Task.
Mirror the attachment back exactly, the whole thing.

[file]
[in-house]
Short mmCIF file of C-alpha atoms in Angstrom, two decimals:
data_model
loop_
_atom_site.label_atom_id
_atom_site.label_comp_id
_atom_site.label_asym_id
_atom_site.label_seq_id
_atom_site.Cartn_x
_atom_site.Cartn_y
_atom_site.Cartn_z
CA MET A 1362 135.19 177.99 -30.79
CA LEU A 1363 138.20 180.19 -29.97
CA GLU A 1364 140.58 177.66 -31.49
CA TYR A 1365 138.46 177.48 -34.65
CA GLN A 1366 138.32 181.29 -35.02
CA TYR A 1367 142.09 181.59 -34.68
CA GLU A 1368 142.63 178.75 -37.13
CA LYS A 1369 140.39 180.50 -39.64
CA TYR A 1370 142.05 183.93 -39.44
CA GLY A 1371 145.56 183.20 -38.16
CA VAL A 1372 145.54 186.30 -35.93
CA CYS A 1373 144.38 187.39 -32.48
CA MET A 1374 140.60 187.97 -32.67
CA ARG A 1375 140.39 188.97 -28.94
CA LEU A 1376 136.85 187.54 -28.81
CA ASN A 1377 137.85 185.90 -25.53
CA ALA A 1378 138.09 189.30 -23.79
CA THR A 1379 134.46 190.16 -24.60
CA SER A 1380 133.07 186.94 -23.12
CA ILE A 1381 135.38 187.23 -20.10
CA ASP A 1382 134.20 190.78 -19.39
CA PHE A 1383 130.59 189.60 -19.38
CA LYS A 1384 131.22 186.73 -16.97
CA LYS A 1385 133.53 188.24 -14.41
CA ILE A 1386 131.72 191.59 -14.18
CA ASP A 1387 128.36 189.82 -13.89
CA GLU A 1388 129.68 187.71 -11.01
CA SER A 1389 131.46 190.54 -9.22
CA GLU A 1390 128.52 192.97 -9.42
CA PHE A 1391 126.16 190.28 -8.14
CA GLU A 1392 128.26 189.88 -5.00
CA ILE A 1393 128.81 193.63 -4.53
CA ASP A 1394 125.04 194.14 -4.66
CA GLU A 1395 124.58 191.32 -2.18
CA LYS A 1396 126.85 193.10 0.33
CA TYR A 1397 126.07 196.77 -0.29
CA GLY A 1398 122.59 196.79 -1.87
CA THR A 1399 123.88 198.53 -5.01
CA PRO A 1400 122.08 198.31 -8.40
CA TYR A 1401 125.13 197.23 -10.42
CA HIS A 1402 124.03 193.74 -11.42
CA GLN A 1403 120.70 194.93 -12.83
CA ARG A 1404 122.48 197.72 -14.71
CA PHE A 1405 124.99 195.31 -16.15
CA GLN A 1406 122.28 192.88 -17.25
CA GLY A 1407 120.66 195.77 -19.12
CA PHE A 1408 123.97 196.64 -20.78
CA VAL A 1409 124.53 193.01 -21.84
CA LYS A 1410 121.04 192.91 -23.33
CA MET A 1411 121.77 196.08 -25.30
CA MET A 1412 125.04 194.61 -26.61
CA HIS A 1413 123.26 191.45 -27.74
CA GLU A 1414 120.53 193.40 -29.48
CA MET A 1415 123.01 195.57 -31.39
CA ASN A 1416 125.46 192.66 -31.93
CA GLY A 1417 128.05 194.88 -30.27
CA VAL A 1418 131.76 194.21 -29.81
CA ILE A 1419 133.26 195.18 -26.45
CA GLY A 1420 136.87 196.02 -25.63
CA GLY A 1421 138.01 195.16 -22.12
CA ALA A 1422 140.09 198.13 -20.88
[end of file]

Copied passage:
[in-house]
Short mmCIF file of C-alpha atoms in Angstrom, two decimals:
data_model
loop_
_atom_site.label_atom_id
_atom_site.label_comp_id
_atom_site.label_asym_id
_atom_site.label_seq_id
_atom_site.Cartn_x
_atom_site.Cartn_y
_atom_site.Cartn_z
CA MET A 1362 135.19 177.99 -30.79
CA LEU A 1363 138.20 180.19 -29.97
CA GLU A 1364 140.58 177.66 -31.49
CA TYR A 1365 138.46 177.48 -34.65
CA GLN A 1366 138.32 181.29 -35.02
CA TYR A 1367 142.09 181.59 -34.68
CA GLU A 1368 142.63 178.75 -37.13
CA LYS A 1369 140.39 180.50 -39.64
CA TYR A 1370 142.05 183.93 -39.44
CA GLY A 1371 145.56 183.20 -38.16
CA VAL A 1372 145.54 186.30 -35.93
CA CYS A 1373 144.38 187.39 -32.48
CA MET A 1374 140.60 187.97 -32.67
CA ARG A 1375 140.39 188.97 -28.94
CA LEU A 1376 136.85 187.54 -28.81
CA ASN A 1377 137.85 185.90 -25.53
CA ALA A 1378 138.09 189.30 -23.79
CA THR A 1379 134.46 190.16 -24.60
CA SER A 1380 133.07 186.94 -23.12
CA ILE A 1381 135.38 187.23 -20.10
CA ASP A 1382 134.20 190.78 -19.39
CA PHE A 1383 130.59 189.60 -19.38
CA LYS A 1384 131.22 186.73 -16.97
CA LYS A 1385 133.53 188.24 -14.41
CA ILE A 1386 131.72 191.59 -14.18
CA ASP A 1387 128.36 189.82 -13.89
CA GLU A 1388 129.68 187.71 -11.01
CA SER A 1389 131.46 190.54 -9.22
CA GLU A 1390 128.52 192.97 -9.42
CA PHE A 1391 126.16 190.28 -8.14
CA GLU A 1392 128.26 189.88 -5.00
CA ILE A 1393 128.81 193.63 -4.53
CA ASP A 1394 125.04 194.14 -4.66
CA GLU A 1395 124.58 191.32 -2.18
CA LYS A 1396 126.85 193.10 0.33
CA TYR A 1397 126.07 196.77 -0.29
CA GLY A 1398 122.59 196.79 -1.87
CA THR A 1399 123.88 198.53 -5.01
CA PRO A 1400 122.08 198.31 -8.40
CA TYR A 1401 125.13 197.23 -10.42
CA HIS A 1402 124.03 193.74 -11.42
CA GLN A 1403 120.70 194.93 -12.83
CA ARG A 1404 122.48 197.72 -14.71
CA PHE A 1405 124.99 195.31 -16.15
CA GLN A 1406 122.28 192.88 -17.25
CA GLY A 1407 120.66 195.77 -19.12
CA PHE A 1408 123.97 196.64 -20.78
CA VAL A 1409 124.53 193.01 -21.84
CA LYS A 1410 121.04 192.91 -23.33
CA MET A 1411 121.77 196.08 -25.30
CA MET A 1412 125.04 194.61 -26.61
CA HIS A 1413 123.26 191.45 -27.74
CA GLU A 1414 120.53 193.40 -29.48
CA MET A 1415 123.01 195.57 -31.39
CA ASN A 1416 125.46 192.66 -31.93
CA GLY A 1417 128.05 194.88 -30.27
CA VAL A 1418 131.76 194.21 -29.81
CA ILE A 1419 133.26 195.18 -26.45
CA GLY A 1420 136.87 196.02 -25.63
CA GLY A 1421 138.01 195.16 -22.12
CA ALA A 1422 140.09 198.13 -20.88